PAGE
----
Business of Law

As outer space becomes more accessible, space lawyers will be in greater demand

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Billionaires are building their own rockets to go to space. Regular people are mingling with astronauts on spacecraft. Companies are trying to monetize space, while the government established a new branch of the armed services in December 2019, the U.S. Space Force, to defend it. We’ve entered a new space age, and there are stellar opportunities for space lawyers to explore.

The biggest issue: “There isn’t really much in the way of law in space,” says Chris Johnston, a trial attorney with offices in Minneapolis and in Des Moines, Iowa, who is developing a space law practice. There are currently several treaties in place through the United Nations, though they are ambiguous, Johnston says, and could use many lawyers’ help.

Signed in 1967 by the United States, the United Kingdom and the USSR, the U.N.’s Outer Space Treaty’s nonappropriation principle is the guiding light, and it’s the treaty that attorneys and astronauts alike look to when trying to determine the space laws, explains Michelle L.D. Hanlon, co-director of the Center for Air and Space Law and an instructor of aviation and space law at the University of Mississippi School of Law. The treaty prohibits placing nuclear weapons in space, limiting the use of celestial bodies to peaceful purposes; and it says that while space is free to be explored by all nations, no nation may claim sovereignty of any celestial body.

The U.S. Commercial Space Launch Competitiveness Act of 2015, however, took this one step further, stating that a U.S. company entering space is allowed to keep what it finds.

Translation: Let’s say your company arrives in space and finds a stone made out of black diamonds. It should feel free to grab the stone, put it into a bucket and bring it back to Earth. But the company can’t leave the stone in space, stick a flag on it and claim it as U.S. territory. Confused?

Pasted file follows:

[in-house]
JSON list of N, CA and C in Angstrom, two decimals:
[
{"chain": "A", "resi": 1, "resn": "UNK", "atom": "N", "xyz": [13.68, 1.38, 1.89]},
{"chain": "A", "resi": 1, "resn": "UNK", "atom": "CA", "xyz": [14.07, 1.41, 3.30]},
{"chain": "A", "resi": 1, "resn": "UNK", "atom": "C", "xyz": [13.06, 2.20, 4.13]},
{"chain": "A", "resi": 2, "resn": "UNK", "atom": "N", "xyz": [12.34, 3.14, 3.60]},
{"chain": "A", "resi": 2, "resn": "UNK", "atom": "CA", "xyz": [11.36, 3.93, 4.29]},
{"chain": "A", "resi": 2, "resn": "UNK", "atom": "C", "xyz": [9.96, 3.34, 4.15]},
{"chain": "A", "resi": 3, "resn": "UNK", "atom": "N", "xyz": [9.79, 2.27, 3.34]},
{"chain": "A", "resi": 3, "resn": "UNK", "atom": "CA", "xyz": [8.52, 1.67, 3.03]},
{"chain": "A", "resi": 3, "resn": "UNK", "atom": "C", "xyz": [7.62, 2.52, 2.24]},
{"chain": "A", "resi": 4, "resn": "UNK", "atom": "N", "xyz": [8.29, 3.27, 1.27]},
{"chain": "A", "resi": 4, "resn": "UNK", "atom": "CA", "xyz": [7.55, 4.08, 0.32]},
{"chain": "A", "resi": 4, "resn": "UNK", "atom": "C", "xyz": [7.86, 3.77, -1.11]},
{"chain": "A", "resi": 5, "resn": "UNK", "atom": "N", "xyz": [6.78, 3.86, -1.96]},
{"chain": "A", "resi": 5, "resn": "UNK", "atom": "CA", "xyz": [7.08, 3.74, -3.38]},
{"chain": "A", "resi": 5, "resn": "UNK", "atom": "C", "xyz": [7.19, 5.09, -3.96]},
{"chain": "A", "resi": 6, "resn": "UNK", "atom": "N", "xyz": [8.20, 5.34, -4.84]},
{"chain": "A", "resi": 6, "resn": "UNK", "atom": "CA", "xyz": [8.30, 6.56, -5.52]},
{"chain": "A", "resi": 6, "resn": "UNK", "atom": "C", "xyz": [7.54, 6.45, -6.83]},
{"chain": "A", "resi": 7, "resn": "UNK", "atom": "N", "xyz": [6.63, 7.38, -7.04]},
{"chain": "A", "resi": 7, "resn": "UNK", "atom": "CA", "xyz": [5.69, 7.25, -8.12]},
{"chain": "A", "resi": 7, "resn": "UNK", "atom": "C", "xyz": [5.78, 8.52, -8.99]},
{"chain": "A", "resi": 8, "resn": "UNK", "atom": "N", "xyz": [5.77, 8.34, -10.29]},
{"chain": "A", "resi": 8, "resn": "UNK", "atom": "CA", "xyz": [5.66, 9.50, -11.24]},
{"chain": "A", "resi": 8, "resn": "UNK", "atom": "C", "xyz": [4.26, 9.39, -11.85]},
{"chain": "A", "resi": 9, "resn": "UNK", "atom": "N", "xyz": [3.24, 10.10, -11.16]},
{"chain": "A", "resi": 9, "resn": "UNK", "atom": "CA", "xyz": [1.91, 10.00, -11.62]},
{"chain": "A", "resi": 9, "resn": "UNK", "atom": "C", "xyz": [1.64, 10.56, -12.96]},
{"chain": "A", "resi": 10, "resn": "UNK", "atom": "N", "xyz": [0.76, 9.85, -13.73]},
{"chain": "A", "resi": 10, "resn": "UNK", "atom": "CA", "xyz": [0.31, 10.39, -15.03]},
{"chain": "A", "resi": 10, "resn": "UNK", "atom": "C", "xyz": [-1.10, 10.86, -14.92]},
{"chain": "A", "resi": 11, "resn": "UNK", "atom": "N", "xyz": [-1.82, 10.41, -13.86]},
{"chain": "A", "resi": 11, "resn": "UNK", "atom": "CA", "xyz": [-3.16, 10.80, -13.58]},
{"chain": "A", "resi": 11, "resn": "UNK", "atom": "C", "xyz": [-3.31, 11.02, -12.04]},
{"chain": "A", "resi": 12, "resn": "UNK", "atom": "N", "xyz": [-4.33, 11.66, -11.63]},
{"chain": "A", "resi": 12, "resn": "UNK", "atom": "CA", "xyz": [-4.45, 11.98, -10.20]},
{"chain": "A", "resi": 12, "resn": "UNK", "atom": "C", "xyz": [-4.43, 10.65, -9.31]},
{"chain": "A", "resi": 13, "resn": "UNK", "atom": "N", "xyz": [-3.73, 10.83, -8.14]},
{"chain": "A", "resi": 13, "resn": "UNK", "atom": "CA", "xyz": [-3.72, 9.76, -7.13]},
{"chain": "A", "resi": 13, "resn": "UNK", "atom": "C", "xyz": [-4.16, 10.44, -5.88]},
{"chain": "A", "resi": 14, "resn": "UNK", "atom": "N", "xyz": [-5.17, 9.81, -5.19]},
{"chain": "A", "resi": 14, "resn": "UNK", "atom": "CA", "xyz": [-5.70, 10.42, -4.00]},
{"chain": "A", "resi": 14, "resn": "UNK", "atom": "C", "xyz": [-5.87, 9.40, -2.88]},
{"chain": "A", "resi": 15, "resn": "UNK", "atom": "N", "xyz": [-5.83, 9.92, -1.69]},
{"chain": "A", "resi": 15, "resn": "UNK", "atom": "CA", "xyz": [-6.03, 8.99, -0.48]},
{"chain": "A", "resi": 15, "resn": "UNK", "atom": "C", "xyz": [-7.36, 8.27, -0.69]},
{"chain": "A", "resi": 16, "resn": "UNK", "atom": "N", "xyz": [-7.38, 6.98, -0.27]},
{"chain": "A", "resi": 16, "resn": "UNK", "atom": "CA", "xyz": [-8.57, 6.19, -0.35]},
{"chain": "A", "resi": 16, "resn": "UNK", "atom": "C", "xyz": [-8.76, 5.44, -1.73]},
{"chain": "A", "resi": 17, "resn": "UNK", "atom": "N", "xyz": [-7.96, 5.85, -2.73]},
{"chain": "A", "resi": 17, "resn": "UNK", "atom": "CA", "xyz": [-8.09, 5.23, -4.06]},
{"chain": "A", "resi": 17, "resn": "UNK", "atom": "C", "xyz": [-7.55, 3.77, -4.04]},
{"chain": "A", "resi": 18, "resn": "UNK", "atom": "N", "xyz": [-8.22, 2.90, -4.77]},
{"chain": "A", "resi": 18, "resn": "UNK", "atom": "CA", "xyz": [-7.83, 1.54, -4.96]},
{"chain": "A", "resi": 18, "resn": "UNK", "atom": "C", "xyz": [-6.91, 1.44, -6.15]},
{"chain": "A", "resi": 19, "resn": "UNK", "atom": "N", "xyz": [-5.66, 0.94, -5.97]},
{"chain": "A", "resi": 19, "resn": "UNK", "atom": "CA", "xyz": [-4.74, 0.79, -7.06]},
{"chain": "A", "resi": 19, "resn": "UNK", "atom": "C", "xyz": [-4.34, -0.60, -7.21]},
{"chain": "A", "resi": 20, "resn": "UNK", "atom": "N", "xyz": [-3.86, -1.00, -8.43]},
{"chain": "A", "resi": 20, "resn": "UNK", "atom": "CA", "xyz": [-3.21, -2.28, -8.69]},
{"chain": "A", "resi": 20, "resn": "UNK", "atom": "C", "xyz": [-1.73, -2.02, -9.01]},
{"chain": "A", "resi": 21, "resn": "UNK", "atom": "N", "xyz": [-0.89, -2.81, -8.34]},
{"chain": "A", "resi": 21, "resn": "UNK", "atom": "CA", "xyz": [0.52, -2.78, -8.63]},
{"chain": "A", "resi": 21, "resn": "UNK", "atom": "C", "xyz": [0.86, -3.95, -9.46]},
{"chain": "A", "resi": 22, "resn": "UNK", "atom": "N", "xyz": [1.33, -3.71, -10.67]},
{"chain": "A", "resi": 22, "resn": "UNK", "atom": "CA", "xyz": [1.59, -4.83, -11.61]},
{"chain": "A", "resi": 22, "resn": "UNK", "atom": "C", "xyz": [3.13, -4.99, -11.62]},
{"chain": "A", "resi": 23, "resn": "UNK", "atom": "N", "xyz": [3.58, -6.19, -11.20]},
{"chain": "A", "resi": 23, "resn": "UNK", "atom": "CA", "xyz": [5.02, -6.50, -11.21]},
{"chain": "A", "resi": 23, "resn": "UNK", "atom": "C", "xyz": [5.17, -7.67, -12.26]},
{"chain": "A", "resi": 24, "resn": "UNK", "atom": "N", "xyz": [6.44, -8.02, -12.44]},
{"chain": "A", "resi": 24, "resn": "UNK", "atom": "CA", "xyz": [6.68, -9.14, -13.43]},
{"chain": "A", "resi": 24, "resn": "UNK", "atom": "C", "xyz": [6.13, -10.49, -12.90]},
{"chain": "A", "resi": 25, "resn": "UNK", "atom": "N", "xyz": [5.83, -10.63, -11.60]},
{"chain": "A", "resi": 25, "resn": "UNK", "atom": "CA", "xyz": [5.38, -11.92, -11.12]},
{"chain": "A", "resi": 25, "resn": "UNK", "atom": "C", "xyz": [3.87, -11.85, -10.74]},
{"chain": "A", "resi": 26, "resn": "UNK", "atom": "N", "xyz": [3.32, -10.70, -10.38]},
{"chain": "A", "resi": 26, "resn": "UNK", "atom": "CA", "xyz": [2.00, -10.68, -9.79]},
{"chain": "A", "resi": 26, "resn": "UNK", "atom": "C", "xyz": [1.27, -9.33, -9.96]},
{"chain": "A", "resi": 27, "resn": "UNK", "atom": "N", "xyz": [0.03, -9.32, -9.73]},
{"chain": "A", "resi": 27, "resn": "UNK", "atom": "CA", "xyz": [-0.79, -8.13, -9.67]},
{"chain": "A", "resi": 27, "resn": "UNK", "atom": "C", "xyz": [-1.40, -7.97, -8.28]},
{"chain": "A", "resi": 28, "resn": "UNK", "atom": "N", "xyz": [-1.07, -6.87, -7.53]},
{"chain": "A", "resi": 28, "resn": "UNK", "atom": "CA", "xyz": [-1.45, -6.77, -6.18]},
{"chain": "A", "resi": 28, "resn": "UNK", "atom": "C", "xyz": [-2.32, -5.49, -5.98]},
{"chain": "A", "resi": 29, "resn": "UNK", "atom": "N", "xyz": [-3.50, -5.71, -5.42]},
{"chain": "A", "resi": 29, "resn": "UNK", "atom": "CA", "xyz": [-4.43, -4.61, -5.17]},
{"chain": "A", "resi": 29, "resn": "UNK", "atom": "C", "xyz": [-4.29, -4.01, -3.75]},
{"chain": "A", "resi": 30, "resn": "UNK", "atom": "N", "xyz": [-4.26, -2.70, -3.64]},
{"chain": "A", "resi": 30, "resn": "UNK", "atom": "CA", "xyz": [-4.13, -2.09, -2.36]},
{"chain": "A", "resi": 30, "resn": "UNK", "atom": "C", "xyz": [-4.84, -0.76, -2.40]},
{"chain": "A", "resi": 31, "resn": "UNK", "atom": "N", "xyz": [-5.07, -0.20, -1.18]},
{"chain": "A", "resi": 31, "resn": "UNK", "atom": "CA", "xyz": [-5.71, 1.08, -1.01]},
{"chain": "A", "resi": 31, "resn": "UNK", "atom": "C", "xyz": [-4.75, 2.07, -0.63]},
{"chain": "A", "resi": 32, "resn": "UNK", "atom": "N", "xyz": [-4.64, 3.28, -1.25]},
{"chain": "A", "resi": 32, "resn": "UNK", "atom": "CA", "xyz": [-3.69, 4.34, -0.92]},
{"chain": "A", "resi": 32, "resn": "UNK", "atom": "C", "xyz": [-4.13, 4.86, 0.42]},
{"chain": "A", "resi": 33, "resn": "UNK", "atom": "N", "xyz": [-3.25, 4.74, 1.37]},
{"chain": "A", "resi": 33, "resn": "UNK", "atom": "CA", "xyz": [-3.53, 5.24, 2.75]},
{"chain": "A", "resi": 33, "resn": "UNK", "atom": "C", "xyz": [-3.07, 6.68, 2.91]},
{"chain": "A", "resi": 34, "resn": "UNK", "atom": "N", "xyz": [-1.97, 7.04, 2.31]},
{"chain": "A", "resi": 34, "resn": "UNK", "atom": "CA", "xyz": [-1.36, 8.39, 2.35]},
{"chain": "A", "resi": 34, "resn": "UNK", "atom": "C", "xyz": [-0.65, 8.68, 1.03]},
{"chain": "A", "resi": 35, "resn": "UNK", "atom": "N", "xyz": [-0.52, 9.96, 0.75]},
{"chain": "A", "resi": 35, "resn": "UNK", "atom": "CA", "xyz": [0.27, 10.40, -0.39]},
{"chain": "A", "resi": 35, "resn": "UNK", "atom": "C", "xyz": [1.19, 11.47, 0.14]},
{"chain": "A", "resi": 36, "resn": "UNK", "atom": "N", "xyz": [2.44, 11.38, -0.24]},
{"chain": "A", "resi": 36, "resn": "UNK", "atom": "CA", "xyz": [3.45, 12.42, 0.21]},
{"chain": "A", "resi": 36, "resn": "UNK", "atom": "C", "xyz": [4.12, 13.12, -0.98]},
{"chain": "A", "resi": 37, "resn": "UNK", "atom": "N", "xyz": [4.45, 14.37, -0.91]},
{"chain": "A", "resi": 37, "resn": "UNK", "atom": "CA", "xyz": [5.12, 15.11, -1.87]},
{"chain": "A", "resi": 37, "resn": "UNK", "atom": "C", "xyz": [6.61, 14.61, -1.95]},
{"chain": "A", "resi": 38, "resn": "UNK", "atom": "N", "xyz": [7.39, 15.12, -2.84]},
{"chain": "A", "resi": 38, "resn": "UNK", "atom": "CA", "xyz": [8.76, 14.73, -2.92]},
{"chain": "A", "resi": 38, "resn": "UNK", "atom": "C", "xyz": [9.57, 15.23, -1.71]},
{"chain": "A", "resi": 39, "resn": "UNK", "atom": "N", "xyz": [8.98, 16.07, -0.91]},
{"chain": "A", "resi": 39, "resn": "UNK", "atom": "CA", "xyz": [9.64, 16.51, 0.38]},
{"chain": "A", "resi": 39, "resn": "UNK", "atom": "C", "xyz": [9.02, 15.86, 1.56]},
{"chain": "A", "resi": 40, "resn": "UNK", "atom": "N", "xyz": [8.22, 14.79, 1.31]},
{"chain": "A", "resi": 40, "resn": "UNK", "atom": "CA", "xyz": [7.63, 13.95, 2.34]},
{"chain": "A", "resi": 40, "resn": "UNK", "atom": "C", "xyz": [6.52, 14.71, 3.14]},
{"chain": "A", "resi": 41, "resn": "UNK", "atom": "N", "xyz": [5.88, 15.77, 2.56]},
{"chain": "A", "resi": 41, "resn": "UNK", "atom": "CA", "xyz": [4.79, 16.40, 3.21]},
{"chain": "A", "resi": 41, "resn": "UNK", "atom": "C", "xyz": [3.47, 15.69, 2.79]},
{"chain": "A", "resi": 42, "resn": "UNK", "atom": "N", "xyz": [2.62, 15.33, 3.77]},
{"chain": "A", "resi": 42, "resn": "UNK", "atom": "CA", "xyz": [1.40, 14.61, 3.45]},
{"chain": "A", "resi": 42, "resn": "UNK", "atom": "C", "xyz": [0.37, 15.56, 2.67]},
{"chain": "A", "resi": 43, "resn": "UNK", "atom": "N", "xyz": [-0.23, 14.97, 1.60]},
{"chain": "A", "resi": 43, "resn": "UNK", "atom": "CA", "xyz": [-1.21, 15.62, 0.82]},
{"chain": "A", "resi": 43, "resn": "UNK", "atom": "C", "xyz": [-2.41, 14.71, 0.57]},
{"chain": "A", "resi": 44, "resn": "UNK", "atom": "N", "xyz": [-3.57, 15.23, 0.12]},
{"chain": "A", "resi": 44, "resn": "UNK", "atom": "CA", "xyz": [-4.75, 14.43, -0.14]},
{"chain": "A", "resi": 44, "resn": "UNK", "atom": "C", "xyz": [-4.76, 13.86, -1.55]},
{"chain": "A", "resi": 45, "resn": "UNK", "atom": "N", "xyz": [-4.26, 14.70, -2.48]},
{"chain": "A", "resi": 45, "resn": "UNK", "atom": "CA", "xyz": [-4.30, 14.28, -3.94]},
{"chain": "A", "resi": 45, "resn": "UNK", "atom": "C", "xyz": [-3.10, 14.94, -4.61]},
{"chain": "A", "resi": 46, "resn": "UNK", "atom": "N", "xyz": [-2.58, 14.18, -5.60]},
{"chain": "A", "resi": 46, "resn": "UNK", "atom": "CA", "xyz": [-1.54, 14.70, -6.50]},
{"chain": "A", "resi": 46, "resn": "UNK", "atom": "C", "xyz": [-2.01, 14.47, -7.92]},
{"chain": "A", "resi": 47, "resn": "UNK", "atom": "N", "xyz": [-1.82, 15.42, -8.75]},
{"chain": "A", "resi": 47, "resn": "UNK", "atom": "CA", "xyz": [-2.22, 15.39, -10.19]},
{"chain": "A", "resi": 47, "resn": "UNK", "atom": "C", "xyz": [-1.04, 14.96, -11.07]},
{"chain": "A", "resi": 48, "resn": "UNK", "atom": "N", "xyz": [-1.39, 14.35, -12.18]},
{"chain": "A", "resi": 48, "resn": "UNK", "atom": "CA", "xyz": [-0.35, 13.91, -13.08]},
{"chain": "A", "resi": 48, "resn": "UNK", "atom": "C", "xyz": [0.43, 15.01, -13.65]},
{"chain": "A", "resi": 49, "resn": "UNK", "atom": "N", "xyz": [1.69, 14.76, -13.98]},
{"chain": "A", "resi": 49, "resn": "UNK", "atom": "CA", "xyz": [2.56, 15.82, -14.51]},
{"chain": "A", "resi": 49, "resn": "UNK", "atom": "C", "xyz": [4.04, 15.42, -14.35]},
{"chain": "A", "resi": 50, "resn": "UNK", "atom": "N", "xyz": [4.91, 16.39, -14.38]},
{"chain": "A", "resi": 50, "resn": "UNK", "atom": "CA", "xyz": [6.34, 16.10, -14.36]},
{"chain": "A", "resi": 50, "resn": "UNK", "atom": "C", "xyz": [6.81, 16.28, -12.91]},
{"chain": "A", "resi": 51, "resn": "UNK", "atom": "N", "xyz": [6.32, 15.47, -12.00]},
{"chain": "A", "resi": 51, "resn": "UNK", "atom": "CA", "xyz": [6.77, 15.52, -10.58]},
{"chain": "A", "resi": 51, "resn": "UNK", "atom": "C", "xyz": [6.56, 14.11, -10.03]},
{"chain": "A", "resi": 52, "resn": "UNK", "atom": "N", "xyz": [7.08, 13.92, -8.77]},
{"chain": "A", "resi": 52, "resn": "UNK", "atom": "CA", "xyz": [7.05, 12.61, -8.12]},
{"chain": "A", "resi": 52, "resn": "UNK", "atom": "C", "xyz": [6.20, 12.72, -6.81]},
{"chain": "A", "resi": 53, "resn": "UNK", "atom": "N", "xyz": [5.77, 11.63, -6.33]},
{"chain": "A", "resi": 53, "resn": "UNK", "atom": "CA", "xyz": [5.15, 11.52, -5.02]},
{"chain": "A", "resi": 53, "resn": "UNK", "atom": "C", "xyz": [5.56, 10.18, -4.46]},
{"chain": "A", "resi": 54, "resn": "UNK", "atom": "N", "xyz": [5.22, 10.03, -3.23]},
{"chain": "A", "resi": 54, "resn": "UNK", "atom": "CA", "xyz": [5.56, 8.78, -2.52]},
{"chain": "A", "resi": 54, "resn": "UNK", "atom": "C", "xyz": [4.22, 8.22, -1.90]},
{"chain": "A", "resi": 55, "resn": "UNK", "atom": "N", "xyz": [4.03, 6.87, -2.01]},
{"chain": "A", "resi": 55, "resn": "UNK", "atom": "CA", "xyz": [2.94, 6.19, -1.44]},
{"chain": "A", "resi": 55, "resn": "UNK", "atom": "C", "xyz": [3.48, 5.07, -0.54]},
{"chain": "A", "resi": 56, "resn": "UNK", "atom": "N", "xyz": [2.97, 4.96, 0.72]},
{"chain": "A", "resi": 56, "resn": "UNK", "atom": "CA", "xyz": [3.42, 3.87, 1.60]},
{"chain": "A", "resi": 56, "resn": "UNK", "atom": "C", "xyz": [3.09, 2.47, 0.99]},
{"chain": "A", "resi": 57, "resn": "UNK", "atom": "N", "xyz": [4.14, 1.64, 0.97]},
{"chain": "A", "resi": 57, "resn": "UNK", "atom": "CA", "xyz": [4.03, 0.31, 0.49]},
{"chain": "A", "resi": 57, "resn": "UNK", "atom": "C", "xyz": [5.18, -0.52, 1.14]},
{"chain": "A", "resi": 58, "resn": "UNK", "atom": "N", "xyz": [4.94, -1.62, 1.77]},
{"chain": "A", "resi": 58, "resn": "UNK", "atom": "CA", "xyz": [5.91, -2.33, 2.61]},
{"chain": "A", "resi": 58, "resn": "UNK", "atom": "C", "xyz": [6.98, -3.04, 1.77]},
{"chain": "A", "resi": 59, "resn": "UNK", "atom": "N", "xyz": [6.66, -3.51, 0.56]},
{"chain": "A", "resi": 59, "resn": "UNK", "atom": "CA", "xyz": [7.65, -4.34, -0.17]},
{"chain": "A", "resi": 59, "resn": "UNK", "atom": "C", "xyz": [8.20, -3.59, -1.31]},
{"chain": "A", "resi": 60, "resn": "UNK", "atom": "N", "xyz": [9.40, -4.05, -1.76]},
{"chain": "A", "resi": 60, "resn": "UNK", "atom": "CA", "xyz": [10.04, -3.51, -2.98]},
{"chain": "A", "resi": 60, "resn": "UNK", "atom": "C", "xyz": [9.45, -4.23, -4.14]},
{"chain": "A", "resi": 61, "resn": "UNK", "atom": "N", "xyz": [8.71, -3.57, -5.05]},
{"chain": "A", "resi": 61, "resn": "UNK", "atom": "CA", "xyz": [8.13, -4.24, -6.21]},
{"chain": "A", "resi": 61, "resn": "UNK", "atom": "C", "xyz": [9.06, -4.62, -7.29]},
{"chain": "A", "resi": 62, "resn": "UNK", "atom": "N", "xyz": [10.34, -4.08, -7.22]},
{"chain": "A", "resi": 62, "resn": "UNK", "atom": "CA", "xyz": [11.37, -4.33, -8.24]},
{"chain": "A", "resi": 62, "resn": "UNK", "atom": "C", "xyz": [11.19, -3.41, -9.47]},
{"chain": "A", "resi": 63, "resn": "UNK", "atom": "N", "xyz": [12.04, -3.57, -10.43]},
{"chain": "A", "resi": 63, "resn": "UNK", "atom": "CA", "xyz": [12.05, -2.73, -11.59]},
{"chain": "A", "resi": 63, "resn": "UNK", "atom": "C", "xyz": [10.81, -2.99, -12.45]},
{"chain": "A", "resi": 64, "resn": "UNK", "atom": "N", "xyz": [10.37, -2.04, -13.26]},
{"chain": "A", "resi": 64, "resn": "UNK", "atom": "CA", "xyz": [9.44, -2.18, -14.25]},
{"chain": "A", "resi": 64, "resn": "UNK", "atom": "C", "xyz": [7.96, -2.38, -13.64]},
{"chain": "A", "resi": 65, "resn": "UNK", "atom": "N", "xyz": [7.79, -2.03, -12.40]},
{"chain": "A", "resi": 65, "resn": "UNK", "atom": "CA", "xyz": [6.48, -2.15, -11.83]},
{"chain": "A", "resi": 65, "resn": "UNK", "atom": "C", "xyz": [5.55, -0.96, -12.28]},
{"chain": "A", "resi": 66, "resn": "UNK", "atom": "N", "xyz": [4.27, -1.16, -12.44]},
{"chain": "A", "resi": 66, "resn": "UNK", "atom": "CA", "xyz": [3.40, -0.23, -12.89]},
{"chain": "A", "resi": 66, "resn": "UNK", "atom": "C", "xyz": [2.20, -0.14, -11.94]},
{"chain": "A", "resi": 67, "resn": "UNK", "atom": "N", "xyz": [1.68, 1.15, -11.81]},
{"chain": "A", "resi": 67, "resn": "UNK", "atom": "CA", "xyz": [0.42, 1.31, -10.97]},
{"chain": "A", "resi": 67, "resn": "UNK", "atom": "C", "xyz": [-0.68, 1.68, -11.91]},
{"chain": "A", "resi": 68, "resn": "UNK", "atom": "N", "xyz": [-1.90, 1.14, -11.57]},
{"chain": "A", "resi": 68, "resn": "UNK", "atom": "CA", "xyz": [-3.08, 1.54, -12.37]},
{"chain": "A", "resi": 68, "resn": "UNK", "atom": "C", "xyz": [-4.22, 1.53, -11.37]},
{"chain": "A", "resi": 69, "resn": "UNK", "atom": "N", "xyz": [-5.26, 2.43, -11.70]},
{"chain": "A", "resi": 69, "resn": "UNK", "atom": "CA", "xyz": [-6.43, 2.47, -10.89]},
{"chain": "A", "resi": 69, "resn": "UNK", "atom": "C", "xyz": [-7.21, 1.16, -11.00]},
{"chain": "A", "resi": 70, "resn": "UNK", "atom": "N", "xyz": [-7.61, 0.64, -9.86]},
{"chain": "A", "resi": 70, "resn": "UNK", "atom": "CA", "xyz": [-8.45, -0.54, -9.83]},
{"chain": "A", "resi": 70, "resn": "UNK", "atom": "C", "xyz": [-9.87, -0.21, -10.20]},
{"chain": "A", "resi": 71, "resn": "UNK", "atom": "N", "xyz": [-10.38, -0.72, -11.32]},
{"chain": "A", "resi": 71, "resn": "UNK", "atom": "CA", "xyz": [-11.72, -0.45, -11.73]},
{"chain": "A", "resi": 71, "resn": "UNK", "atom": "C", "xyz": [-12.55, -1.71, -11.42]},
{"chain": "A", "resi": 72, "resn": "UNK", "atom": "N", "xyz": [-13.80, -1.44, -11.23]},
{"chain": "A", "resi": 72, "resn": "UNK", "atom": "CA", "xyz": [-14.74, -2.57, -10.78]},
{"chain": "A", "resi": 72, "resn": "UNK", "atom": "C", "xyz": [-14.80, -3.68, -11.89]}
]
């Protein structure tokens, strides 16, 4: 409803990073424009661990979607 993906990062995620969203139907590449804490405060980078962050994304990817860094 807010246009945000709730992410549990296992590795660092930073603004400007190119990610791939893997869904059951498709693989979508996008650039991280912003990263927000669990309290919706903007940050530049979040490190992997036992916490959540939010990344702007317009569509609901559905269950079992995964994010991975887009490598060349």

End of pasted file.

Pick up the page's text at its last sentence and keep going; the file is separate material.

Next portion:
When the United States planted its flag on the moon, that didn’t mean it claimed the moon, as the treaty makes it clear that you can’t own anything in space. The general consensus is that the treaty doesn’t preclude or prevent space mining, nor does it condone it.

“If we want to go there and dig something valuable, we can keep it,” says Michael Dodge, co-chair of the ABA Space Law Committee and an associate professor and graduate program director for the Department of Space Studies at the University of North Dakota. “The law that was passed in the United States says that if you dig something up and put it into your bucket, you can keep it and enter it into the stream of commerce.”

Still confused? Hanlon says the treaty and the mining law are so vague, they could be the future root of potential lawsuits.

“Does it apply to nonstate entities? What is the status of space resource utilization if you cannot claim territory or property in space?” Hanlon asks.

Dark matter

Space law has been around for decades, but it’s still in its relative infancy, Johnston says. It’s especially new when it comes to space tourism—and the laws surrounding regular people in space are also mystifying.